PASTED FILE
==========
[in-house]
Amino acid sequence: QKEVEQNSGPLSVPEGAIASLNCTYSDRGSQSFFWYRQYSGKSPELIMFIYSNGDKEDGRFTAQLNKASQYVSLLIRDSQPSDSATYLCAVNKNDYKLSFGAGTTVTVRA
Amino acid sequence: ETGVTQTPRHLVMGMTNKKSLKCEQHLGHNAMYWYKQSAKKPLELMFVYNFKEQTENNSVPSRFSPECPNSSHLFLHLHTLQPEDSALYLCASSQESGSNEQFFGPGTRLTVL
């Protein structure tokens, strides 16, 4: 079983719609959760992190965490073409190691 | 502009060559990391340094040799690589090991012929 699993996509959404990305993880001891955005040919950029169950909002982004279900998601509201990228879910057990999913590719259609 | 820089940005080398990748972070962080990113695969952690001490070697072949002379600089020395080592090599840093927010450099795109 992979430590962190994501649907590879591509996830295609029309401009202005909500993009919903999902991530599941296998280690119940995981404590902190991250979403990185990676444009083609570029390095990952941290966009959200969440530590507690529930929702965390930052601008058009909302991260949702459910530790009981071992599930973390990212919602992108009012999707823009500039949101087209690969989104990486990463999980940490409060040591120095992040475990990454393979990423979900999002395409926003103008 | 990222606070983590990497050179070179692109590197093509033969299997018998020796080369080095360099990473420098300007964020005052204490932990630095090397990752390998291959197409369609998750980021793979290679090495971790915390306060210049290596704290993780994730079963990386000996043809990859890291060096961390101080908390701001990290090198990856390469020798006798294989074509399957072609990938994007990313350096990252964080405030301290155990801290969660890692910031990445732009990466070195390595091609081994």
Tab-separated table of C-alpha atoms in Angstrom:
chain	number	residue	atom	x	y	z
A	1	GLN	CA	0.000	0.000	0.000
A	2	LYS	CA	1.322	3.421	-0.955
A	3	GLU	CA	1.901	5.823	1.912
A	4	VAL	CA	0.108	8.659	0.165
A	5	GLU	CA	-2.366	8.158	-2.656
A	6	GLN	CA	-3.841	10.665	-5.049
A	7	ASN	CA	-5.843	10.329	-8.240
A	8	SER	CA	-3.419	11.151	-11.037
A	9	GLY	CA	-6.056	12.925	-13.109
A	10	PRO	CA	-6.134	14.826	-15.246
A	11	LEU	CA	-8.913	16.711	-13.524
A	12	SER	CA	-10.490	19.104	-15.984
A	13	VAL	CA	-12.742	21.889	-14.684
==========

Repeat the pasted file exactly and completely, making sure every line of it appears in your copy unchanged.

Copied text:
[in-house]
Amino acid sequence: QKEVEQNSGPLSVPEGAIASLNCTYSDRGSQSFFWYRQYSGKSPELIMFIYSNGDKEDGRFTAQLNKASQYVSLLIRDSQPSDSATYLCAVNKNDYKLSFGAGTTVTVRA
Amino acid sequence: ETGVTQTPRHLVMGMTNKKSLKCEQHLGHNAMYWYKQSAKKPLELMFVYNFKEQTENNSVPSRFSPECPNSSHLFLHLHTLQPEDSALYLCASSQESGSNEQFFGPGTRLTVL
């Protein structure tokens, strides 16, 4: 079983719609959760992190965490073409190691 | 502009060559990391340094040799690589090991012929 699993996509959404990305993880001891955005040919950029169950909002982004279900998601509201990228879910057990999913590719259609 | 820089940005080398990748972070962080990113695969952690001490070697072949002379600089020395080592090599840093927010450099795109 992979430590962190994501649907590879591509996830295609029309401009202005909500993009919903999902991530599941296998280690119940995981404590902190991250979403990185990676444009083609570029390095990952941290966009959200969440530590507690529930929702965390930052601008058009909302991260949702459910530790009981071992599930973390990212919602992108009012999707823009500039949101087209690969989104990486990463999980940490409060040591120095992040475990990454393979990423979900999002395409926003103008 | 990222606070983590990497050179070179692109590197093509033969299997018998020796080369080095360099990473420098300007964020005052204490932990630095090397990752390998291959197409369609998750980021793979290679090495971790915390306060210049290596704290993780994730079963990386000996043809990859890291060096961390101080908390701001990290090198990856390469020798006798294989074509399957072609990938994007990313350096990252964080405030301290155990801290969660890692910031990445732009990466070195390595091609081994």
Tab-separated table of C-alpha atoms in Angstrom:
chain	number	residue	atom	x	y	z
A	1	GLN	CA	0.000	0.000	0.000
A	2	LYS	CA	1.322	3.421	-0.955
A	3	GLU	CA	1.901	5.823	1.912
A	4	VAL	CA	0.108	8.659	0.165
A	5	GLU	CA	-2.366	8.158	-2.656
A	6	GLN	CA	-3.841	10.665	-5.049
A	7	ASN	CA	-5.843	10.329	-8.240
A	8	SER	CA	-3.419	11.151	-11.037
A	9	GLY	CA	-6.056	12.925	-13.109
A	10	PRO	CA	-6.134	14.826	-15.246
A	11	LEU	CA	-8.913	16.711	-13.524
A	12	SER	CA	-10.490	19.104	-15.984
A	13	VAL	CA	-12.742	21.889	-14.684